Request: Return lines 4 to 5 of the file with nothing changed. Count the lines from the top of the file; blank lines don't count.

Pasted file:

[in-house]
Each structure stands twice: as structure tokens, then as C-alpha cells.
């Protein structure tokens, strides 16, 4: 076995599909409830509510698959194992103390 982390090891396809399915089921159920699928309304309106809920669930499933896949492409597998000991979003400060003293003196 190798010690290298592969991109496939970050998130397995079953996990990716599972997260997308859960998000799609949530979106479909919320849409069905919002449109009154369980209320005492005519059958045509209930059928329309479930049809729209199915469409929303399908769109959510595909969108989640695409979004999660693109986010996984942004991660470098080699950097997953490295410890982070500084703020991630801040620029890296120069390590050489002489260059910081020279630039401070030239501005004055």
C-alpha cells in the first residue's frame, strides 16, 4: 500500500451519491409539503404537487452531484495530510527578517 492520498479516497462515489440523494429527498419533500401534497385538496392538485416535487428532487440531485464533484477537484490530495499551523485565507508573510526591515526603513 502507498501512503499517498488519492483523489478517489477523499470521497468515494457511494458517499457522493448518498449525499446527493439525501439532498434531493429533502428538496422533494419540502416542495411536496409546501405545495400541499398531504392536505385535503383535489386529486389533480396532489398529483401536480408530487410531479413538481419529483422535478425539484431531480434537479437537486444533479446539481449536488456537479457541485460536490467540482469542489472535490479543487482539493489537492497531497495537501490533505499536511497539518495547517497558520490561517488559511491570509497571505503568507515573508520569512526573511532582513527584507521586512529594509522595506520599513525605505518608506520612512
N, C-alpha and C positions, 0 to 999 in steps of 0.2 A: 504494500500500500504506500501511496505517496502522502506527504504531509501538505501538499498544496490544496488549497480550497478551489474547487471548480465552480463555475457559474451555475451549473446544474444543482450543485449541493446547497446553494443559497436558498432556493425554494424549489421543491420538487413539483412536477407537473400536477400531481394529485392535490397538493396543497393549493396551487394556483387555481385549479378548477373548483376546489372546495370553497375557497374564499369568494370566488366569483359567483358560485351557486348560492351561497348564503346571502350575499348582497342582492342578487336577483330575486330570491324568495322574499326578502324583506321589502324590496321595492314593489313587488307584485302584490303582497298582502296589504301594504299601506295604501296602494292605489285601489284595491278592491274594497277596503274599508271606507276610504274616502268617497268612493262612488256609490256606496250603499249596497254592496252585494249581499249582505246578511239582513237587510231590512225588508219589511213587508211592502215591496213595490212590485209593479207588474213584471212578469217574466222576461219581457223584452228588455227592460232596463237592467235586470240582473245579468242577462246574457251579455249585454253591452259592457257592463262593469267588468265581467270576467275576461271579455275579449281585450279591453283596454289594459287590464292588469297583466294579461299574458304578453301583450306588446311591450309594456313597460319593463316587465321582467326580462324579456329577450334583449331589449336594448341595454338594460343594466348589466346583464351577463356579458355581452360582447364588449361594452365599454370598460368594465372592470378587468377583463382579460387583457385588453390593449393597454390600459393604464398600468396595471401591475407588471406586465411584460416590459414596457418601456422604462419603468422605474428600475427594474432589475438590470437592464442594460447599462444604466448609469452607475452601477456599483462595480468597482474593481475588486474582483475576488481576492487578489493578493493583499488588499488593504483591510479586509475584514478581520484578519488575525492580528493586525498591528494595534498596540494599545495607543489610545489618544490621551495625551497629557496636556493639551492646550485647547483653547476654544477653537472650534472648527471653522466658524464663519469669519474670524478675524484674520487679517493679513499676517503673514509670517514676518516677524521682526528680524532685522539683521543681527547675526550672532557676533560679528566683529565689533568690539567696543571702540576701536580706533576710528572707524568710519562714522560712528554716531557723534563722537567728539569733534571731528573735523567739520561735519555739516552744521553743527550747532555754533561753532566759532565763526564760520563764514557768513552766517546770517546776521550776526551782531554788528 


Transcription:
C-alpha cells in the first residue's frame, strides 16, 4: 500500500451519491409539503404537487452531484495530510527578517 492520498479516497462515489440523494429527498419533500401534497385538496392538485416535487428532487440531485464533484477537484490530495499551523485565507508573510526591515526603513 502507498501512503499517498488519492483523489478517489477523499470521497468515494457511494458517499457522493448518498449525499446527493439525501439532498434531493429533502428538496422533494419540502416542495411536496409546501405545495400541499398531504392536505385535503383535489386529486389533480396532489398529483401536480408530487410531479413538481419529483422535478425539484431531480434537479437537486444533479446539481449536488456537479457541485460536490467540482469542489472535490479543487482539493489537492497531497495537501490533505499536511497539518495547517497558520490561517488559511491570509497571505503568507515573508520569512526573511532582513527584507521586512529594509522595506520599513525605505518608506520612512
N, C-alpha and C positions, 0 to 999 in steps of 0.2 A: 504494500500500500504506500501511496505517496502522502506527504504531509501538505501538499498544496490544496488549497480550497478551489474547487471548480465552480463555475457559474451555475451549473446544474444543482450543485449541493446547497446553494443559497436558498432556493425554494424549489421543491420538487413539483412536477407537473400536477400531481394529485392535490397538493396543497393549493396551487394556483387555481385549479378548477373548483376546489372546495370553497375557497374564499369568494370566488366569483359567483358560485351557486348560492351561497348564503346571502350575499348582497342582492342578487336577483330575486330570491324568495322574499326578502324583506321589502324590496321595492314593489313587488307584485302584490303582497298582502296589504301594504299601506295604501296602494292605489285601489284595491278592491274594497277596503274599508271606507276610504274616502268617497268612493262612488256609490256606496250603499249596497254592496252585494249581499249582505246578511239582513237587510231590512225588508219589511213587508211592502215591496213595490212590485209593479207588474213584471212578469217574466222576461219581457223584452228588455227592460232596463237592467235586470240582473245579468242577462246574457251579455249585454253591452259592457257592463262593469267588468265581467270576467275576461271579455275579449281585450279591453283596454289594459287590464292588469297583466294579461299574458304578453301583450306588446311591450309594456313597460319593463316587465321582467326580462324579456329577450334583449331589449336594448341595454338594460343594466348589466346583464351577463356579458355581452360582447364588449361594452365599454370598460368594465372592470378587468377583463382579460387583457385588453390593449393597454390600459393604464398600468396595471401591475407588471406586465411584460416590459414596457418601456422604462419603468422605474428600475427594474432589475438590470437592464442594460447599462444604466448609469452607475452601477456599483462595480468597482474593481475588486474582483475576488481576492487578489493578493493583499488588499488593504483591510479586509475584514478581520484578519488575525492580528493586525498591528494595534498596540494599545495607543489610545489618544490621551495625551497629557496636556493639551492646550485647547483653547476654544477653537472650534472648527471653522466658524464663519469669519474670524478675524484674520487679517493679513499676517503673514509670517514676518516677524521682526528680524532685522539683521543681527547675526550672532557676533560679528566683529565689533568690539567696543571702540576701536580706533576710528572707524568710519562714522560712528554716531557723534563722537567728539569733534571731528573735523567739520561735519555739516552744521553743527550747532555754533561753532566759532565763526564760520563764514557768513552766517546770517546776521550776526551782531554788528 